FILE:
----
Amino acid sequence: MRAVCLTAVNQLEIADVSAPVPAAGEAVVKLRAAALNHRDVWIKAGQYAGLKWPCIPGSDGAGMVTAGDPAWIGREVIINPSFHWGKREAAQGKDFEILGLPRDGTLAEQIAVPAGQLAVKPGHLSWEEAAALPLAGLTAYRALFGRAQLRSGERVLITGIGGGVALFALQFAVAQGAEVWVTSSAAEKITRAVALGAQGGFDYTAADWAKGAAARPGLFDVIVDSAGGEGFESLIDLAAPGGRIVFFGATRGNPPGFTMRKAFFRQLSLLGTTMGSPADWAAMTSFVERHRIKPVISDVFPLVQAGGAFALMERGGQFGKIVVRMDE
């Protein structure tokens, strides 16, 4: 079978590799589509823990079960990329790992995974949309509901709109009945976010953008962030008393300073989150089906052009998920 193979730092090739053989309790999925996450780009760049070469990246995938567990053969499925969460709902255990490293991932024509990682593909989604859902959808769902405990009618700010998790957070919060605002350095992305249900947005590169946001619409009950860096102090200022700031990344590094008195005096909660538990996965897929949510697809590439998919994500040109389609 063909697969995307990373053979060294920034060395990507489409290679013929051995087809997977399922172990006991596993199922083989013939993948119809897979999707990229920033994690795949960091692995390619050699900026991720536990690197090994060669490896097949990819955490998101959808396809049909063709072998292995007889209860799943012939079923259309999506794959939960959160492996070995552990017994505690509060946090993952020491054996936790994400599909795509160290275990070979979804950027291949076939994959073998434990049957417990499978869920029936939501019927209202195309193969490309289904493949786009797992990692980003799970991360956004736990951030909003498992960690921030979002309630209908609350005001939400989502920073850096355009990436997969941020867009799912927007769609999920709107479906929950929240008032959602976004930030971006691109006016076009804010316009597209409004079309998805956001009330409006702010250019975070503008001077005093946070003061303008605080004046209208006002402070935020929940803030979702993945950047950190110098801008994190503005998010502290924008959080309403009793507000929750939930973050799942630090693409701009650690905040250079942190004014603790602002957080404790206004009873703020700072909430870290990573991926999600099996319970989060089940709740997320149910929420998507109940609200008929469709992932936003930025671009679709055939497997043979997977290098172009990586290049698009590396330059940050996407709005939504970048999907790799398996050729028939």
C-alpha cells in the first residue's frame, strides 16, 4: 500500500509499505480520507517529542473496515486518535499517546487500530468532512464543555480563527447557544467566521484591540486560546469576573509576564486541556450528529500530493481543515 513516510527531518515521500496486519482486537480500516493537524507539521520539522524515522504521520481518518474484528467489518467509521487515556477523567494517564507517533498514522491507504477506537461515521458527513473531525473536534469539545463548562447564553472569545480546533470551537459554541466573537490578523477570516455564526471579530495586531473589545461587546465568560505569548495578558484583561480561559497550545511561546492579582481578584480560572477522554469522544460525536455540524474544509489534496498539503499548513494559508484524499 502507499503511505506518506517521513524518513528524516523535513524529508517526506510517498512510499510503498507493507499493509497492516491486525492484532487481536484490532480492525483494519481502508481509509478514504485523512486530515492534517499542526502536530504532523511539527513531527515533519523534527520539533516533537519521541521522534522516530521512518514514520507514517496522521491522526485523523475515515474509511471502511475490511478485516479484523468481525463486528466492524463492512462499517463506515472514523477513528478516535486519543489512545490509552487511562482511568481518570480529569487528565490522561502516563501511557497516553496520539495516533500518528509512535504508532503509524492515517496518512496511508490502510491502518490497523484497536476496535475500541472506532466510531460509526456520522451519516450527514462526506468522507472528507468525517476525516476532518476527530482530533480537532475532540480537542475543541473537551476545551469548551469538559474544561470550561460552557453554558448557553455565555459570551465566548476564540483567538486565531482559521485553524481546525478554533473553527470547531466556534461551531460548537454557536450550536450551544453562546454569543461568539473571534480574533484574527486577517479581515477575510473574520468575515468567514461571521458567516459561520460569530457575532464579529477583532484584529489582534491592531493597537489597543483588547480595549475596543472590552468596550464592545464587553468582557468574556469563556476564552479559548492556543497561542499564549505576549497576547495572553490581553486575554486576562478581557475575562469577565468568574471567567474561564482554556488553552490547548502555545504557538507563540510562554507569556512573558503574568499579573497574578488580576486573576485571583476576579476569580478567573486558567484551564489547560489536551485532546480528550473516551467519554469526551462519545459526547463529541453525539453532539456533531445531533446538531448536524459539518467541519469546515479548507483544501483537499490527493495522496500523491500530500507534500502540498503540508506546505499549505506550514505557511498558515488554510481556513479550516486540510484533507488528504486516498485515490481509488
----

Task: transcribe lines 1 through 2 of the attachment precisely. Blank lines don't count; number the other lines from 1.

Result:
Amino acid sequence: MRAVCLTAVNQLEIADVSAPVPAAGEAVVKLRAAALNHRDVWIKAGQYAGLKWPCIPGSDGAGMVTAGDPAWIGREVIINPSFHWGKREAAQGKDFEILGLPRDGTLAEQIAVPAGQLAVKPGHLSWEEAAALPLAGLTAYRALFGRAQLRSGERVLITGIGGGVALFALQFAVAQGAEVWVTSSAAEKITRAVALGAQGGFDYTAADWAKGAAARPGLFDVIVDSAGGEGFESLIDLAAPGGRIVFFGATRGNPPGFTMRKAFFRQLSLLGTTMGSPADWAAMTSFVERHRIKPVISDVFPLVQAGGAFALMERGGQFGKIVVRMDE
């Protein structure tokens, strides 16, 4: 079978590799589509823990079960990329790992995974949309509901709109009945976010953008962030008393300073989150089906052009998920 193979730092090739053989309790999925996450780009760049070469990246995938567990053969499925969460709902255990490293991932024509990682593909989604859902959808769902405990009618700010998790957070919060605002350095992305249900947005590169946001619409009950860096102090200022700031990344590094008195005096909660538990996965897929949510697809590439998919994500040109389609 063909697969995307990373053979060294920034060395990507489409290679013929051995087809997977399922172990006991596993199922083989013939993948119809897979999707990229920033994690795949960091692995390619050699900026991720536990690197090994060669490896097949990819955490998101959808396809049909063709072998292995007889209860799943012939079923259309999506794959939960959160492996070995552990017994505690509060946090993952020491054996936790994400599909795509160290275990070979979804950027291949076939994959073998434990049957417990499978869920029936939501019927209202195309193969490309289904493949786009797992990692980003799970991360956004736990951030909003498992960690921030979002309630209908609350005001939400989502920073850096355009990436997969941020867009799912927007769609999920709107479906929950929240008032959602976004930030971006691109006016076009804010316009597209409004079309998805956001009330409006702010250019975070503008001077005093946070003061303008605080004046209208006002402070935020929940803030979702993945950047950190110098801008994190503005998010502290924008959080309403009793507000929750939930973050799942630090693409701009650690905040250079942190004014603790602002957080404790206004009873703020700072909430870290990573991926999600099996319970989060089940709740997320149910929420998507109940609200008929469709992932936003930025671009679709055939497997043979997977290098172009990586290049698009590396330059940050996407709005939504970048999907790799398996050729028939």